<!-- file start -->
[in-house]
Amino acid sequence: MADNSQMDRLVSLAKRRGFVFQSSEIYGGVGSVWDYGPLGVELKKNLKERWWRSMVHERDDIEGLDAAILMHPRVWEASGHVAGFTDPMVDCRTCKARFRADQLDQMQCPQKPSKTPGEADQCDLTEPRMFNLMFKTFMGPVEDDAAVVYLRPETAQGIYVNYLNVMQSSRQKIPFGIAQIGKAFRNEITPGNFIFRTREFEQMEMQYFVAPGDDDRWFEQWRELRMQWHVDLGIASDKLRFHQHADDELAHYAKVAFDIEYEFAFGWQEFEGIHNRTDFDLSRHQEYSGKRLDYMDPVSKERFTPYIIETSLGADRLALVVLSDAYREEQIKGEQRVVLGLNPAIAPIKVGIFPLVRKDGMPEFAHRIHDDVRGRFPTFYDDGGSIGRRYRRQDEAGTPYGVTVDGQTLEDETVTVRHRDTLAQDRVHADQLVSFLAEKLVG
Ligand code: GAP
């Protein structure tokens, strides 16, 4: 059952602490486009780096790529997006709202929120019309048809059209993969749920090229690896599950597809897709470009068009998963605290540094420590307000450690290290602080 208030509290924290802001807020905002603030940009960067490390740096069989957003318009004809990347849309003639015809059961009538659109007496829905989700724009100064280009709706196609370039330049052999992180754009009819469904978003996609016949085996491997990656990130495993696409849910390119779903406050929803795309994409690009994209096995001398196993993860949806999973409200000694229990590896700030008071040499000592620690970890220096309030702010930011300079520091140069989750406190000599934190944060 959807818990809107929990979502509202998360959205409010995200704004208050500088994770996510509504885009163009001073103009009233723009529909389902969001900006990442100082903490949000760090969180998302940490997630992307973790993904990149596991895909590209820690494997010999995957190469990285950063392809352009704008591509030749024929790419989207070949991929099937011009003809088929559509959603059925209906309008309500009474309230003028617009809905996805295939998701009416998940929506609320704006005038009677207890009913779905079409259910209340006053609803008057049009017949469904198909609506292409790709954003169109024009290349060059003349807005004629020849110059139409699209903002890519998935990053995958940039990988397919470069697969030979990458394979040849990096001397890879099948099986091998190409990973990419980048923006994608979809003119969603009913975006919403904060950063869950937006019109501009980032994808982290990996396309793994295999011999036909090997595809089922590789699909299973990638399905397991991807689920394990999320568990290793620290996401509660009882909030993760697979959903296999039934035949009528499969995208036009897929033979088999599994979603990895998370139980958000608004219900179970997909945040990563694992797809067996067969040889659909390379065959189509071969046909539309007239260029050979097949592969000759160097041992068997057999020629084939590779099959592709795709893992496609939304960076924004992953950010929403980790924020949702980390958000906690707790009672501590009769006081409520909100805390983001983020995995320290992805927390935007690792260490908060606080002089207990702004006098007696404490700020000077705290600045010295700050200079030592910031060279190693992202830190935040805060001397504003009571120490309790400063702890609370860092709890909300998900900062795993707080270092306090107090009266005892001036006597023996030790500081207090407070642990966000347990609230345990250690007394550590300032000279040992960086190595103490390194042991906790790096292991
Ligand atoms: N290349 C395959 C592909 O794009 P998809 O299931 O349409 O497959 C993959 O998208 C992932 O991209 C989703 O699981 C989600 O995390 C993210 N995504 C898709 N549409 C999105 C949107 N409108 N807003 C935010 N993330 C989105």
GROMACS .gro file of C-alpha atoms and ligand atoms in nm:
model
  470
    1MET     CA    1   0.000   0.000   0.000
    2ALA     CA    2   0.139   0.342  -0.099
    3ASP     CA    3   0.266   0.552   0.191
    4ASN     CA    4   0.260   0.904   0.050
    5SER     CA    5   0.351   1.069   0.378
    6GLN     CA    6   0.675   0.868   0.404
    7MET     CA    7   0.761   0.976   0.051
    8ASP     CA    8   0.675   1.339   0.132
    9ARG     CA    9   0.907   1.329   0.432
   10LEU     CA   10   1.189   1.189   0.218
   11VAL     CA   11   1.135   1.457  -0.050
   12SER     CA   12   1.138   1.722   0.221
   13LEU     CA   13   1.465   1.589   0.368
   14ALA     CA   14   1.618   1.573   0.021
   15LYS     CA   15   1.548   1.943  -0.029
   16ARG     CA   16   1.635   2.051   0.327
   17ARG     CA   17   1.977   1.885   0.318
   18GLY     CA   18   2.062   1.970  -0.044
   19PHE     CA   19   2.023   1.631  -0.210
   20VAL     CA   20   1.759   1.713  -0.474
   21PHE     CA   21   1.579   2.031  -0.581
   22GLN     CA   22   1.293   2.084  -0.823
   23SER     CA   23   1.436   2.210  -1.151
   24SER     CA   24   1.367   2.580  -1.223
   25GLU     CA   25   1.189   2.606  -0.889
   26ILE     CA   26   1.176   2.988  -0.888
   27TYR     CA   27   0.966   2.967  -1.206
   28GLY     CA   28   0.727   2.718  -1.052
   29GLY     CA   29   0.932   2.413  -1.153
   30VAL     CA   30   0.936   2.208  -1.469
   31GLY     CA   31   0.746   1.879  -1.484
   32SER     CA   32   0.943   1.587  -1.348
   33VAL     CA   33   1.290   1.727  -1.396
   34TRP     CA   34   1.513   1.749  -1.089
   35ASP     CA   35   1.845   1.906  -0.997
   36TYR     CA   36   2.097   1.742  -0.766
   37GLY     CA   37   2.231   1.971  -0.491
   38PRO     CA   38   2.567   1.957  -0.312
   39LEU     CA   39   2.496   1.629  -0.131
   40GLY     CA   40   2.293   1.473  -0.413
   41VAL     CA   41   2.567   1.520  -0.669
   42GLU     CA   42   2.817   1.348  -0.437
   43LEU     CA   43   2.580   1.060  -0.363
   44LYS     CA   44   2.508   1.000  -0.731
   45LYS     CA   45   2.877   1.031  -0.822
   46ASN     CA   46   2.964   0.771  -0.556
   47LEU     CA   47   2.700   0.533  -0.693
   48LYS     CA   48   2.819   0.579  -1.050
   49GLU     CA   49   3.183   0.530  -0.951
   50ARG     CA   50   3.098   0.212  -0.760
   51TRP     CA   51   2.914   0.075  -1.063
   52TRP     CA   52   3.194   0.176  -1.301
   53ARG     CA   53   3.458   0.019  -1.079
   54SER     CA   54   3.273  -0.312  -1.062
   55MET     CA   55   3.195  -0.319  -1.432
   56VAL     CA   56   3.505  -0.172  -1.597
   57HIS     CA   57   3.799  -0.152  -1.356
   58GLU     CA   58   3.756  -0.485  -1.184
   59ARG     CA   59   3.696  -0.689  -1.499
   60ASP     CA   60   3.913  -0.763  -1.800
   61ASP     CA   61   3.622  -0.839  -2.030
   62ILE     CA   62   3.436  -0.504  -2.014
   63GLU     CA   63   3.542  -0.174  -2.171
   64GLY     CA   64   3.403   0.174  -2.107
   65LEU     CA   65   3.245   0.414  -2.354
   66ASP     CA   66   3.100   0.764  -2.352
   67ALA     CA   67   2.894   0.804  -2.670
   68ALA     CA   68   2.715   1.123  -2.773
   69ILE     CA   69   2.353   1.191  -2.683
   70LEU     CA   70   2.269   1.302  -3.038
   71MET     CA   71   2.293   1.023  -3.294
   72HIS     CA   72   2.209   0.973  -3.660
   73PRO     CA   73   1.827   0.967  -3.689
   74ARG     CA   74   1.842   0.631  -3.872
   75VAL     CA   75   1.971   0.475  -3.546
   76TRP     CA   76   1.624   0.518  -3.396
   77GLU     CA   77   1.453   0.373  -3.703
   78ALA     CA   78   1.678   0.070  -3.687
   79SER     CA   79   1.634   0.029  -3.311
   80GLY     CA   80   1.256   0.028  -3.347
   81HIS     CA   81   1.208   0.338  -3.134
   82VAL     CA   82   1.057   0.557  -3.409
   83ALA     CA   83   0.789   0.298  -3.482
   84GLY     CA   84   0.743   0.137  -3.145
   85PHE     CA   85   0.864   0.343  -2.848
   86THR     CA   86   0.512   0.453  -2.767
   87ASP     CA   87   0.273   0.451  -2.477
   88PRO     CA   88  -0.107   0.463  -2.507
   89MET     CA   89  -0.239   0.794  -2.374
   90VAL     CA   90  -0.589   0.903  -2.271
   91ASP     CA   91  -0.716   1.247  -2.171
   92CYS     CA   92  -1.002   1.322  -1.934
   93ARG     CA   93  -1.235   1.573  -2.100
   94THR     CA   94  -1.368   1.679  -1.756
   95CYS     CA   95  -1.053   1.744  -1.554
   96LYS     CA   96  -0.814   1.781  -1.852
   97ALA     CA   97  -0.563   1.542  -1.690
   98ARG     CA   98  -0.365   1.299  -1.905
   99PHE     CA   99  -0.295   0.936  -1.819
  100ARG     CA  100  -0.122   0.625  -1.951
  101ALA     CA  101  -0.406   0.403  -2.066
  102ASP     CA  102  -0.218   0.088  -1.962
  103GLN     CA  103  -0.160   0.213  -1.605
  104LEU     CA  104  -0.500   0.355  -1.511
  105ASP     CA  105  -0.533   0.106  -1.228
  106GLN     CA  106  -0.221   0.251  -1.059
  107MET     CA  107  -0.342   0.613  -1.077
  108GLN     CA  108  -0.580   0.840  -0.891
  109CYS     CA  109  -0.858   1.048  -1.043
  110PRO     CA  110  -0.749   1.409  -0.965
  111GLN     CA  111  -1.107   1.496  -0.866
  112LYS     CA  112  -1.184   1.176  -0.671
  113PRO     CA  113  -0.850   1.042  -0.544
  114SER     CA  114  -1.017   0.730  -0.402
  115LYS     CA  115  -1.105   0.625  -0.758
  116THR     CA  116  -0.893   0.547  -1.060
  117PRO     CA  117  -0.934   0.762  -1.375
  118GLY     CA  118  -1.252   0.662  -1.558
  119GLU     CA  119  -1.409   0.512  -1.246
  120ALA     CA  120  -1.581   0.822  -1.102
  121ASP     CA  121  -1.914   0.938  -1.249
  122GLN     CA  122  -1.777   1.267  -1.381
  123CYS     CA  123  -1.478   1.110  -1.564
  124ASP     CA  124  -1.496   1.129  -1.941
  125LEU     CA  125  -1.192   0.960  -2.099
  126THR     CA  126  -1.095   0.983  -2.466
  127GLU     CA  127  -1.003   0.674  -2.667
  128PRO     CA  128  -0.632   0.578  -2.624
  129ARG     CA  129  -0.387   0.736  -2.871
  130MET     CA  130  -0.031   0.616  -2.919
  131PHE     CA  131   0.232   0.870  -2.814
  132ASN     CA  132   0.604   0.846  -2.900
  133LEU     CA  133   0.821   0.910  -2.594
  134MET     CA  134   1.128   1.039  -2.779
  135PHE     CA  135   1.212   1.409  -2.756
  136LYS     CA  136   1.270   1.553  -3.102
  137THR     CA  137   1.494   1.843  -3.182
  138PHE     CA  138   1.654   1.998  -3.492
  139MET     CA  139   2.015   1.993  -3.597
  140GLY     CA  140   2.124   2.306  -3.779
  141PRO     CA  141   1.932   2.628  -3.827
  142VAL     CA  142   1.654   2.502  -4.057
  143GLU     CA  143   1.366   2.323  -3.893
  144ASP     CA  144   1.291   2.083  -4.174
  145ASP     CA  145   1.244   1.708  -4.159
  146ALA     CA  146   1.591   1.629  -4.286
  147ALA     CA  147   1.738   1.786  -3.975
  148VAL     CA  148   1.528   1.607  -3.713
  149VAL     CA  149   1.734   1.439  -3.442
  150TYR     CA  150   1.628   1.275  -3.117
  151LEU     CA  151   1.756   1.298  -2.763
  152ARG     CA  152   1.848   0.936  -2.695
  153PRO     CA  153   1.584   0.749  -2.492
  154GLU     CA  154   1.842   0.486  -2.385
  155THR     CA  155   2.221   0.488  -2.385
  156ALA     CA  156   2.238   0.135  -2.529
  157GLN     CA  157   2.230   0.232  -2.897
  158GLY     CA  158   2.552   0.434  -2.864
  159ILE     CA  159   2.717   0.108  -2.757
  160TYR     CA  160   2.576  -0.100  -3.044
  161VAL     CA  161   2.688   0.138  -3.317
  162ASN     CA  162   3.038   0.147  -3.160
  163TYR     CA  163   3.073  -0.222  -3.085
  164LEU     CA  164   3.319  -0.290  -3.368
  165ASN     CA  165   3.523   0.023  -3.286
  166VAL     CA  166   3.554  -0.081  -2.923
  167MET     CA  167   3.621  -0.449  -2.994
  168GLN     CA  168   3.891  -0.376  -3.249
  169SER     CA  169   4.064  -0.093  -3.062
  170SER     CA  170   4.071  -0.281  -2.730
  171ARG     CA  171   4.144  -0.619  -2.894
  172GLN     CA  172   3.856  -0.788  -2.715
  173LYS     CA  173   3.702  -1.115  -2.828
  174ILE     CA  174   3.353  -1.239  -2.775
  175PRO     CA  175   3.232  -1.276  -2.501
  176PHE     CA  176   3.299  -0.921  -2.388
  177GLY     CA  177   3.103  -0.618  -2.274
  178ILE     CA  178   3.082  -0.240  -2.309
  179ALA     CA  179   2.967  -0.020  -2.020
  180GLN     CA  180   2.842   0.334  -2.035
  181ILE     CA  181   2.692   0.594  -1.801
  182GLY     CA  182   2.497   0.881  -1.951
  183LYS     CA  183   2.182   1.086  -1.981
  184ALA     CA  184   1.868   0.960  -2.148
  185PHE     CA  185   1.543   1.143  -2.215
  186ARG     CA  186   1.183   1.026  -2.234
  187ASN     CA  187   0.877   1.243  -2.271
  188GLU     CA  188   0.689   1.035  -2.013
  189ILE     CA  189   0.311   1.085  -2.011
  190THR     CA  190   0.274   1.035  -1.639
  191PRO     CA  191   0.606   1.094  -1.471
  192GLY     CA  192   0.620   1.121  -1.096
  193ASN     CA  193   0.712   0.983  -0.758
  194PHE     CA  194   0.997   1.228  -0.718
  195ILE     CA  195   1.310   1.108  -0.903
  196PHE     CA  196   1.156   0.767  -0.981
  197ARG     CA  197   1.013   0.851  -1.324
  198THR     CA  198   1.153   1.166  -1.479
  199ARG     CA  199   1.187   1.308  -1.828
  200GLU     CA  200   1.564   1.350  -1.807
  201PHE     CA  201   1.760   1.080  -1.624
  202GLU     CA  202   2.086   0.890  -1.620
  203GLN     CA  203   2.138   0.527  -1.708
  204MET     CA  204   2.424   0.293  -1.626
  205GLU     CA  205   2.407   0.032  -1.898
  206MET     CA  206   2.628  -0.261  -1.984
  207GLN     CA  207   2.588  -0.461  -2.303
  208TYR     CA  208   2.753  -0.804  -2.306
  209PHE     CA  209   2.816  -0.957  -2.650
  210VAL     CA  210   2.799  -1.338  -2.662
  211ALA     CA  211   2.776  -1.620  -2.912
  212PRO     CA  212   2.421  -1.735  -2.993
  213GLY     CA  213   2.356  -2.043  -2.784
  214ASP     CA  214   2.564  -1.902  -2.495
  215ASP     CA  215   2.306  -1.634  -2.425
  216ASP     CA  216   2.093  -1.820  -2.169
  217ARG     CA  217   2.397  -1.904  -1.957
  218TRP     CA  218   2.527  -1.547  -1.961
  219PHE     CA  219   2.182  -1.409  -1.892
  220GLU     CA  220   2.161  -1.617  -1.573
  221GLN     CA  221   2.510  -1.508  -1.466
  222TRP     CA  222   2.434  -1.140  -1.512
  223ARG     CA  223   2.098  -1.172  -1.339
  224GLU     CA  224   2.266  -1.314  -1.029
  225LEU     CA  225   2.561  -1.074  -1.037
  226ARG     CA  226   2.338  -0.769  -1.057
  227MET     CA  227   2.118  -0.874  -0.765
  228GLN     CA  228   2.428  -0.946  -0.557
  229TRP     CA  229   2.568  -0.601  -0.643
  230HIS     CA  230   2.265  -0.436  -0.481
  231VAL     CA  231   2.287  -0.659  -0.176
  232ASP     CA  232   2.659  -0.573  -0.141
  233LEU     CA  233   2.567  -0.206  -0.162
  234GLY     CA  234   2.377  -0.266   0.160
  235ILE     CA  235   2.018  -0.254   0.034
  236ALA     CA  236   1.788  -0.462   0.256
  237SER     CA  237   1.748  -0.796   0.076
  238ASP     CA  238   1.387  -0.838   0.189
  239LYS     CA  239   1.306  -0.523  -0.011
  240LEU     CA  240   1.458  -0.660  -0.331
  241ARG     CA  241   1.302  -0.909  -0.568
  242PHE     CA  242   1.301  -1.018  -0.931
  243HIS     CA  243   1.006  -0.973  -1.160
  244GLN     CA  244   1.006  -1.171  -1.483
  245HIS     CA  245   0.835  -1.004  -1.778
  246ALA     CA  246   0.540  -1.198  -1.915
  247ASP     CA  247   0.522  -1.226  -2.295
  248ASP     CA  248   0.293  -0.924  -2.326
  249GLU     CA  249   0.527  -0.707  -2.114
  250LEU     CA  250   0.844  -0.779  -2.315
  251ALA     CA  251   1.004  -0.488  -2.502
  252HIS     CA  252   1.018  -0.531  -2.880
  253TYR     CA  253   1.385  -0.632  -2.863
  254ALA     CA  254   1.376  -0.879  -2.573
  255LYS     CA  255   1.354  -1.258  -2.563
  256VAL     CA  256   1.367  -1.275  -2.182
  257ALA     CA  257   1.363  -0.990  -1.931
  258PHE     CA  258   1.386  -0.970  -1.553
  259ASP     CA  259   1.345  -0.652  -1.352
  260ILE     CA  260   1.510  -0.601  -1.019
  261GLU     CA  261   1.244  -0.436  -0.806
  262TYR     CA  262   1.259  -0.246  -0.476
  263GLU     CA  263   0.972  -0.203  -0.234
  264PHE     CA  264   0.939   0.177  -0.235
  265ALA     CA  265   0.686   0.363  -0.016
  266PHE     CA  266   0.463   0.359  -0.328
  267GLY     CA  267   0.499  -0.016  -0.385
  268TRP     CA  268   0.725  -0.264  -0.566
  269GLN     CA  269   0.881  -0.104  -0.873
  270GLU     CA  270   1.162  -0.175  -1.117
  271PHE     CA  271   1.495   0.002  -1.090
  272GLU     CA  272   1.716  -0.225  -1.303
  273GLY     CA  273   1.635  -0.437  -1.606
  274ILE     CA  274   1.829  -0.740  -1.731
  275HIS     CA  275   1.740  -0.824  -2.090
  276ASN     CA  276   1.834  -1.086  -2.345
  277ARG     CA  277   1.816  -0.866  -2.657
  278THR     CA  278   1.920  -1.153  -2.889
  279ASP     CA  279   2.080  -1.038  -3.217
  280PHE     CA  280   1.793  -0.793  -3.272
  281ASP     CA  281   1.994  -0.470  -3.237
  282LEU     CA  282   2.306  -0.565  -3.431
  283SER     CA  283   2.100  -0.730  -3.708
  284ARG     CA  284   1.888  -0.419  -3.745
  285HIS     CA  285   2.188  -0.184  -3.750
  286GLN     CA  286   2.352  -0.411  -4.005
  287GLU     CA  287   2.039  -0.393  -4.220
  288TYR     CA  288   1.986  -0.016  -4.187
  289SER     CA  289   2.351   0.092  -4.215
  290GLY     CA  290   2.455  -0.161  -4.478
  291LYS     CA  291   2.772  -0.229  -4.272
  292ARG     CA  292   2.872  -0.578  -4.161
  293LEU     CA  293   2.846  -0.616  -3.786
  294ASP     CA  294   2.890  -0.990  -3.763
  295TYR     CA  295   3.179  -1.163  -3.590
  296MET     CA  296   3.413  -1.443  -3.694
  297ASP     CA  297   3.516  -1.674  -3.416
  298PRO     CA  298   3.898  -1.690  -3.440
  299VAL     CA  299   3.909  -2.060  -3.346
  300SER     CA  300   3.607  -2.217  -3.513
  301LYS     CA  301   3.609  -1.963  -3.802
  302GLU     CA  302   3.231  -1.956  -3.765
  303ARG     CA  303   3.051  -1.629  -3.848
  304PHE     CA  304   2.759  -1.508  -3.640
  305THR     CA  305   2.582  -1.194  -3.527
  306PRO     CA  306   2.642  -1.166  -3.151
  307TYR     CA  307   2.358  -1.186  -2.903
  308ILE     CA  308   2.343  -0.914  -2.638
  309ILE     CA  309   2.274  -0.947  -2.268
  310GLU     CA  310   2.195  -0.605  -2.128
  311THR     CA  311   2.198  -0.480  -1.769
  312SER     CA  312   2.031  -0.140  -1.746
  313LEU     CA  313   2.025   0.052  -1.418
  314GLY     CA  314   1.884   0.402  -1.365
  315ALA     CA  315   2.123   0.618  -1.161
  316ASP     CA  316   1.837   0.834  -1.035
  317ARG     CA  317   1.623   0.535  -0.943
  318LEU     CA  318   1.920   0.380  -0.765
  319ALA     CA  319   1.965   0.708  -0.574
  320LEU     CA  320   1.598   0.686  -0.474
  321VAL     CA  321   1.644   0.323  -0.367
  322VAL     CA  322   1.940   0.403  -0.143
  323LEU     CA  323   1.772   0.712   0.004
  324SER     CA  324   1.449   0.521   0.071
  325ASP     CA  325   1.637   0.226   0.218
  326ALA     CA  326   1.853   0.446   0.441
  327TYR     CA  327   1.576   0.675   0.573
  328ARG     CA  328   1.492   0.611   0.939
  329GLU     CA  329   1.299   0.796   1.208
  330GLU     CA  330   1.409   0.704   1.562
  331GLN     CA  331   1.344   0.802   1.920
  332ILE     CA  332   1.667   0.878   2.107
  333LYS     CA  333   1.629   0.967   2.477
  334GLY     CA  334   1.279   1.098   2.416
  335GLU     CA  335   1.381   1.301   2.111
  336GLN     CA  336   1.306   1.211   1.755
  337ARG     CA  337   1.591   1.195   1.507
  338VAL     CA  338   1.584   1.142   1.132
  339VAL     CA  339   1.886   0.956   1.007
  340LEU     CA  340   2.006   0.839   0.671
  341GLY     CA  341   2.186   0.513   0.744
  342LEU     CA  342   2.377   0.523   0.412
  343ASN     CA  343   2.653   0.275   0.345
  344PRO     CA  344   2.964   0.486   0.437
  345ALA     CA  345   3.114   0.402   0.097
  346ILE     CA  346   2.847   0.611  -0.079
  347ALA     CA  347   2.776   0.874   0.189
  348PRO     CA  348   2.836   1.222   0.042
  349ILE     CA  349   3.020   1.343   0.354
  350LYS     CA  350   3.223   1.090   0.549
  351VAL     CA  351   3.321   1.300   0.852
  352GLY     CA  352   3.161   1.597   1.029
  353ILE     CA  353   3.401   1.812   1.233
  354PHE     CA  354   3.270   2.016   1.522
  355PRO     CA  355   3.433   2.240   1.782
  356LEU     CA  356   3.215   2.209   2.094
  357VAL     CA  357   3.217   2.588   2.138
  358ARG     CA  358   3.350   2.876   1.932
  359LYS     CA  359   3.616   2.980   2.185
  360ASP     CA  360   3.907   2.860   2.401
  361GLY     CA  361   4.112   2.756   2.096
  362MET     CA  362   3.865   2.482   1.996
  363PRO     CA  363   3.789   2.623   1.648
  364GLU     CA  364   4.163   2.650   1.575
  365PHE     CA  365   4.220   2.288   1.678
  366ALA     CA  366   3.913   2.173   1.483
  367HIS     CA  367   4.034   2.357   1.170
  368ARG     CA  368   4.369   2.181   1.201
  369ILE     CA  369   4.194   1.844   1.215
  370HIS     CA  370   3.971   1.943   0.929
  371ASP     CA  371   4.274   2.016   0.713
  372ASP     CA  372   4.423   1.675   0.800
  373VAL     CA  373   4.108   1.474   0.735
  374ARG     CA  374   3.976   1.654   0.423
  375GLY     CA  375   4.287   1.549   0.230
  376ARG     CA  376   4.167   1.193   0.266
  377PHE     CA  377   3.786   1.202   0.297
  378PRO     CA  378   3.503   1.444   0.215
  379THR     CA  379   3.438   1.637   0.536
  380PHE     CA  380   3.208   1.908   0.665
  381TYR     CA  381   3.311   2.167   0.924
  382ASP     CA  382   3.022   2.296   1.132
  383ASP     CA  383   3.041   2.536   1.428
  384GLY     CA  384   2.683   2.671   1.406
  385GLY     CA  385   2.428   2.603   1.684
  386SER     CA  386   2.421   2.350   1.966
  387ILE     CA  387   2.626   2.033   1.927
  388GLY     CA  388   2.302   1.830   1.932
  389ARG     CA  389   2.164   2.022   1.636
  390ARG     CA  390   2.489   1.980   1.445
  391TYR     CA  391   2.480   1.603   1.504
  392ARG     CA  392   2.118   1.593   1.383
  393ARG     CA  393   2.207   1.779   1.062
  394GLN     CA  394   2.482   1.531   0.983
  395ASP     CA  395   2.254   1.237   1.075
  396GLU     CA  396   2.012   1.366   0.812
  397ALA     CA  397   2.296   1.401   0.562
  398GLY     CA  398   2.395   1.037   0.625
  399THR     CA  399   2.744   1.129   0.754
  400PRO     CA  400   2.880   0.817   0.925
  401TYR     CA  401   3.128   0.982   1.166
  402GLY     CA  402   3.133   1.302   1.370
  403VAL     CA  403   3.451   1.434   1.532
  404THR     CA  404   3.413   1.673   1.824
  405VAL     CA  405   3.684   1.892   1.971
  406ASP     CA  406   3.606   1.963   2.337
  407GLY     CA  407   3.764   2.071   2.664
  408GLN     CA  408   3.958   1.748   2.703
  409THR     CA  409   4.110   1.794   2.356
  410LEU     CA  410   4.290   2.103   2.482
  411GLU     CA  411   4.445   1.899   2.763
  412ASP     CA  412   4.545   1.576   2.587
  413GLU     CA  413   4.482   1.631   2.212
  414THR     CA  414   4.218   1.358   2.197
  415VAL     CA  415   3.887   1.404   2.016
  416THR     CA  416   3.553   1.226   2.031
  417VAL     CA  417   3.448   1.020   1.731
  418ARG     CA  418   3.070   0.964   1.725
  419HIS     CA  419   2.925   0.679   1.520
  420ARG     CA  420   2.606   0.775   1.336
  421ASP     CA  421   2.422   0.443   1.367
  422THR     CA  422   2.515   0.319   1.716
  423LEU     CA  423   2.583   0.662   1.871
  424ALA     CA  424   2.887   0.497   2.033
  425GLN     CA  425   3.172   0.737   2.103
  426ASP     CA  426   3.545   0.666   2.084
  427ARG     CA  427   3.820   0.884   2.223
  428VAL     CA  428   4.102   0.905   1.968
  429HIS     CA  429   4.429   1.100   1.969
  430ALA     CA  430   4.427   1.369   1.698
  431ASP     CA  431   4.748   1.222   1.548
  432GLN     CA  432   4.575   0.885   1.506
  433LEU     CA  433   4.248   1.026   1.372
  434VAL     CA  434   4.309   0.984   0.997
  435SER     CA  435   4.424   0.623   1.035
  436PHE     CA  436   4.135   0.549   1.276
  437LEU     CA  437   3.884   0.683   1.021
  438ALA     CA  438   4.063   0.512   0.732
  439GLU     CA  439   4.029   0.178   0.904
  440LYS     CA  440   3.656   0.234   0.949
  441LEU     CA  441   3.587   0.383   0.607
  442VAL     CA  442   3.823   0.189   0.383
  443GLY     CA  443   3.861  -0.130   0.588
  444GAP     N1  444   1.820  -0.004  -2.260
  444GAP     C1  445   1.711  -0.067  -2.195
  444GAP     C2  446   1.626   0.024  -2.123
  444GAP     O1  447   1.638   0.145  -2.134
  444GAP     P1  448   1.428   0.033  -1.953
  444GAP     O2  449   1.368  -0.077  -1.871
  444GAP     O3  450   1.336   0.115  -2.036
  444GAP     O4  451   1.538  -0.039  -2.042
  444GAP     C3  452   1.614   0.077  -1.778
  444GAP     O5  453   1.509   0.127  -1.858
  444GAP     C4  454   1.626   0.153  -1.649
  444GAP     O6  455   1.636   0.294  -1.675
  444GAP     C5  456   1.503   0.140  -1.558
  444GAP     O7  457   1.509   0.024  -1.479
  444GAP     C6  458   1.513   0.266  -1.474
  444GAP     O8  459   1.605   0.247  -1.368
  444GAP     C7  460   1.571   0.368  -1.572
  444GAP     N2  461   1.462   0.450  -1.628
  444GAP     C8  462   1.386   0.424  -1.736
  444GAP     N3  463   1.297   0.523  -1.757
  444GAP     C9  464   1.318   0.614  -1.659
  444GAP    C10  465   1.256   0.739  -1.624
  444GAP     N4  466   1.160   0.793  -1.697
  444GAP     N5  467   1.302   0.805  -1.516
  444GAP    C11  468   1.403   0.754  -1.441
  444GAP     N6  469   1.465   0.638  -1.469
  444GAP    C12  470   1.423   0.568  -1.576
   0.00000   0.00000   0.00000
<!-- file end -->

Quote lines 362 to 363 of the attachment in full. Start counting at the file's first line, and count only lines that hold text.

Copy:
  354PHE     CA  354   3.270   2.016   1.522
  355PRO     CA  355   3.433   2.240   1.782